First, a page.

A recent letter to the editor in the Oct. 22 Steamboat Today stopped me in my tracks. Most of us are kind of numb about folks stretching the truth during a political season, but this enchanting fairy tale was over the line. Young people are going to get hurt, or worse.
The British Medical Journal “The Lancet” has been quite vocal about the respiratory effects of smoking cannabis. Consider the following excerpts: “Chronic heavy cannabis smoking is associated with increased symptoms of chronic bronchitis, such as coughing, production of sputum, and wheezing. Lung function is significantly poorer and there are significantly greater abnormalities in the large airways of marijuana smokers than in non-smokers. Tashkin and colleagues have reported evidence of an additive effect of marijuana and tobacco smoking on histopathological abnormalities in lung tissue.
“Long-term cannabis smoking may also increase the risks of respiratory cancer. There have been reports of cancers in the aerodigestive tract in young adults with a history of heavy cannabis use.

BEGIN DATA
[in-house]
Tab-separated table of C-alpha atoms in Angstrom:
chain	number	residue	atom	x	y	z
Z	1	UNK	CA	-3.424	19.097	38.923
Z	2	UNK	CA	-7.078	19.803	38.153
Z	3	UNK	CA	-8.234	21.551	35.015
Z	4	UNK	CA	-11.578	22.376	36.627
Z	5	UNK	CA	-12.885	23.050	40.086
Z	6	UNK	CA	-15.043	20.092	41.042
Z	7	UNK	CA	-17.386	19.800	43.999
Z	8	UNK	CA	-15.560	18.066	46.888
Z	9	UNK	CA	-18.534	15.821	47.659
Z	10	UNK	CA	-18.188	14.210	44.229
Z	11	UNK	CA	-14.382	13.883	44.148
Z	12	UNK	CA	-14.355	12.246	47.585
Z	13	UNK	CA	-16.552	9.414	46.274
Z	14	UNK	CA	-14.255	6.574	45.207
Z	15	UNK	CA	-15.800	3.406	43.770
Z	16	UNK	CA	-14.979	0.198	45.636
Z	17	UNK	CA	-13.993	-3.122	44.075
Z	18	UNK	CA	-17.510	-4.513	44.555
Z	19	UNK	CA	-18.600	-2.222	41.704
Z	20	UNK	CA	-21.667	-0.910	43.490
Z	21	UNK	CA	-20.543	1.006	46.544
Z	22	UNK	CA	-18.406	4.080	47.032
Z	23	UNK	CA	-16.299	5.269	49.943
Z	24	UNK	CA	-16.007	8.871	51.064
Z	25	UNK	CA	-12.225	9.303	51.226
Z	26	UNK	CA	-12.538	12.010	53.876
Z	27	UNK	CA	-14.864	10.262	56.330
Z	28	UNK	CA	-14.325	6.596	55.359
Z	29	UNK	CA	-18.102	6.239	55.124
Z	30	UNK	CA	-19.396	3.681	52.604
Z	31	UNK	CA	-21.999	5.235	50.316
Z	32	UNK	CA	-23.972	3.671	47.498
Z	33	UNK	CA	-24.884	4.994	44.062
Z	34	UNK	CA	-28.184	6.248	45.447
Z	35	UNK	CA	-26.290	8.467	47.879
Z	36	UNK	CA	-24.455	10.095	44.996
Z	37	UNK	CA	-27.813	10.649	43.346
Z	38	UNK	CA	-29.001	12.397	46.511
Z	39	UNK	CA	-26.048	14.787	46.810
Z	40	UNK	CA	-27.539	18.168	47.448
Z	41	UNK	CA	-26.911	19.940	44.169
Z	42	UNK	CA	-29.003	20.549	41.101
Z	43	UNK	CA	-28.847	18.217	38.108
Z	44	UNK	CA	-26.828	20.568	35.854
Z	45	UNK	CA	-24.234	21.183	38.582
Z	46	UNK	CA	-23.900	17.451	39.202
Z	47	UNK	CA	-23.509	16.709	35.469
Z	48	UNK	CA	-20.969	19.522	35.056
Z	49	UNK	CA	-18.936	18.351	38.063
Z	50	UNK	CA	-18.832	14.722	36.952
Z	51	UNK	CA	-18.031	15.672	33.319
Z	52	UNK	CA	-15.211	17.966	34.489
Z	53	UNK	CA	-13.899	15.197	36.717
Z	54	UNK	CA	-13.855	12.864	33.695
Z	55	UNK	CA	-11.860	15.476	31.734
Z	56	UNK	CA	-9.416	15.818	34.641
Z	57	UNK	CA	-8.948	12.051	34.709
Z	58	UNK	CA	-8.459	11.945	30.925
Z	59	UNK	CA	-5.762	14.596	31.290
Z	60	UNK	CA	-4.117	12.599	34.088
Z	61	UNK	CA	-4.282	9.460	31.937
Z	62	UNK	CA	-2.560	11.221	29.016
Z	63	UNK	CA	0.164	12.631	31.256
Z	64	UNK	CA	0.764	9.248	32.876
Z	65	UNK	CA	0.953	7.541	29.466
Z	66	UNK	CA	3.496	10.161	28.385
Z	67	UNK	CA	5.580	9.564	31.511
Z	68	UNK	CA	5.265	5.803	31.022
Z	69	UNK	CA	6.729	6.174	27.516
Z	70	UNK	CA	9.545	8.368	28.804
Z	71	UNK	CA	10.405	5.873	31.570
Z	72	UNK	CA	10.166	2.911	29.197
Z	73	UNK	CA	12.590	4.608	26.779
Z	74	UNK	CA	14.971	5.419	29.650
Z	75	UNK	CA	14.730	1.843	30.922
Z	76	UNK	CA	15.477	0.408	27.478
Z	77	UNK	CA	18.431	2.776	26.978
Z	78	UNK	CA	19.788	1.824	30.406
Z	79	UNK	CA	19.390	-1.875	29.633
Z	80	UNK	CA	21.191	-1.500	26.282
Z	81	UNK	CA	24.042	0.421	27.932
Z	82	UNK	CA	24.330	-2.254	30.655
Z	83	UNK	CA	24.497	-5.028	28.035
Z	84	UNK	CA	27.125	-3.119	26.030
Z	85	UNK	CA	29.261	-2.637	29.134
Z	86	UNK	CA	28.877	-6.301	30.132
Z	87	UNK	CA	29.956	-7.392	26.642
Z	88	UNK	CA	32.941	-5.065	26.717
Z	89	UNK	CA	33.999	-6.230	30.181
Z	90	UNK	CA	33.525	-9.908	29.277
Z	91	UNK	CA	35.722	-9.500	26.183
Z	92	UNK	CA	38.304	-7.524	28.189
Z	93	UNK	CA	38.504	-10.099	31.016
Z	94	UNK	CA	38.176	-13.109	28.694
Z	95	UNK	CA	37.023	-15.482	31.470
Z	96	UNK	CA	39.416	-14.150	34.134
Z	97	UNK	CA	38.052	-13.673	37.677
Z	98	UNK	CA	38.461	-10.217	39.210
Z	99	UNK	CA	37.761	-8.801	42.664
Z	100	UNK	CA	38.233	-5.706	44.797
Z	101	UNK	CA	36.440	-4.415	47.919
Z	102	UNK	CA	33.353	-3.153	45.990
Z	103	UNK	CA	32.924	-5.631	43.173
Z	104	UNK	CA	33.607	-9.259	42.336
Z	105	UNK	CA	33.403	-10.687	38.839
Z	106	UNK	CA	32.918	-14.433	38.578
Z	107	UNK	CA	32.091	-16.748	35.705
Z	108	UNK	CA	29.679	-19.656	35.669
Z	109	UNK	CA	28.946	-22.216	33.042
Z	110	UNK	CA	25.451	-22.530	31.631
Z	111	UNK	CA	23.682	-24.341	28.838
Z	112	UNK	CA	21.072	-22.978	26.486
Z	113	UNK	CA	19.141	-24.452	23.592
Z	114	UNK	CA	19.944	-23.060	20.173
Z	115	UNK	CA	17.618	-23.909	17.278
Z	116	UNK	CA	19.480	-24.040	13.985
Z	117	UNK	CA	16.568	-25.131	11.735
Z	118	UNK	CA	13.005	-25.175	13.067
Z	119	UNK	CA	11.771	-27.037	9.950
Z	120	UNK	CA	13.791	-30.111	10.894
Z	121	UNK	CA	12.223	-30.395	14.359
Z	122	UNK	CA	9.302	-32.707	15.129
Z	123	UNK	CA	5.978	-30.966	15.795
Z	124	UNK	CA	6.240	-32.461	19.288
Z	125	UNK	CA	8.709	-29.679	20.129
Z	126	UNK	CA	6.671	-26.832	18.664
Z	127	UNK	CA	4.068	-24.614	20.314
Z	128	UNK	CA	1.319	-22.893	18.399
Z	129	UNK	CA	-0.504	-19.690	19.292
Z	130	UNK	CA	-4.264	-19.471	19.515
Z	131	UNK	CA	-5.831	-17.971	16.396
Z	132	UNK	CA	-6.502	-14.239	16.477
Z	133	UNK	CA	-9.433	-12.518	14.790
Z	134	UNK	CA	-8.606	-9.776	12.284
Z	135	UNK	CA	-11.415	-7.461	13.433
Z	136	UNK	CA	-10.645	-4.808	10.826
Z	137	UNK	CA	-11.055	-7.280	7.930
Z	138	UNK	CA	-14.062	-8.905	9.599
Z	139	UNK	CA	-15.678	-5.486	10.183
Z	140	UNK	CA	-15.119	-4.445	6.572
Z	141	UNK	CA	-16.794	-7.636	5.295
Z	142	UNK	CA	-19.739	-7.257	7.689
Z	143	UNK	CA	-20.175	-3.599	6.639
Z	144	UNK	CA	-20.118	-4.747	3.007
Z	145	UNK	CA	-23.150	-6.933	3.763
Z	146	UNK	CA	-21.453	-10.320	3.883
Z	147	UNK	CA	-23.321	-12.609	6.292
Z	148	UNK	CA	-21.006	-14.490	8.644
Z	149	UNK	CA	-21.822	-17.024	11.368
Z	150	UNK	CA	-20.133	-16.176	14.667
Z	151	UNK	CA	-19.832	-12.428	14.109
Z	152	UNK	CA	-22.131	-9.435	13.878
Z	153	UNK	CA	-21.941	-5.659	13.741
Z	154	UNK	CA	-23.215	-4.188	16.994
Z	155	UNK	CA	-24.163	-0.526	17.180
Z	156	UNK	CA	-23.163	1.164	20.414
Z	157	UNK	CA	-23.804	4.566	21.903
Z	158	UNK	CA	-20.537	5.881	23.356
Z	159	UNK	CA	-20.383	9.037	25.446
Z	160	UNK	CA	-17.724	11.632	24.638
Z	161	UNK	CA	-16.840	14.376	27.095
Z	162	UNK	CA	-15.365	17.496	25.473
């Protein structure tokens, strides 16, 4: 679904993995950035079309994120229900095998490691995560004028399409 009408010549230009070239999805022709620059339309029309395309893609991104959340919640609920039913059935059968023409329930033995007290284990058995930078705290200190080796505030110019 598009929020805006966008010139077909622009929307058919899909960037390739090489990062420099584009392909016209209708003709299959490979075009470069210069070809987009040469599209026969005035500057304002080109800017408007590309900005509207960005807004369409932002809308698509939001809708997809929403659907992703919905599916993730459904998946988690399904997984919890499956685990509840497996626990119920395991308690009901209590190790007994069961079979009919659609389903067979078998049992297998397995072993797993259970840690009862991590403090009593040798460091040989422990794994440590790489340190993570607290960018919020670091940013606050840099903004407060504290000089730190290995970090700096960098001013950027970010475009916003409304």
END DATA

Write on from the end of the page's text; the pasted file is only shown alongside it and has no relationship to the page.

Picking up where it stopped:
“Cannabis smoke may be carcinogenic; it is mutagenic in vitro and in vivo. Cannabinoids impair cell-mediated and humoral immunity in rodents, decreasing resistance to infection, and non-cannabinoids in cannabis smoke impair alveolar macrophages.”
If that were not enough, on Nov. 15, 2010, Roni Rabin wrote in his New York Times column Vital Sign that “Marijuana smoking often starts in adolescence — and the timing could not be worse, a new study suggests. Young adults who started using the drug regularly in their early teens performed significantly worse on cognitive tests assessing brain function than did subjects who were at least 16 when they started smoking, scientists reported Monday.
“The findings ... led researchers at McLean Hospital to surmise that the developing teenage brain may be particularly vulnerable to the ill effects of marijuana.
“‘We have to understand that the developing brain is not the same as the adult brain,’ said Dr. Staci A. Gruber, the paper’s senior author and director of the cognitive and clinical neuroimaging section at McLean, a Harvard-affiliated hospital in Belmont, Mass.”
Please keep children in mind. There are lots of Piped Pipers out there. Protect your homes and families from the harmful effects of smoke. Should one be willing to risk his or her children’s lungs and brains, that person might wake up one day to discover that his or her offspring have severe lung problems, expensive legal issues and marked difficulties keeping a decent job.
Steven Ross, MD, FAAP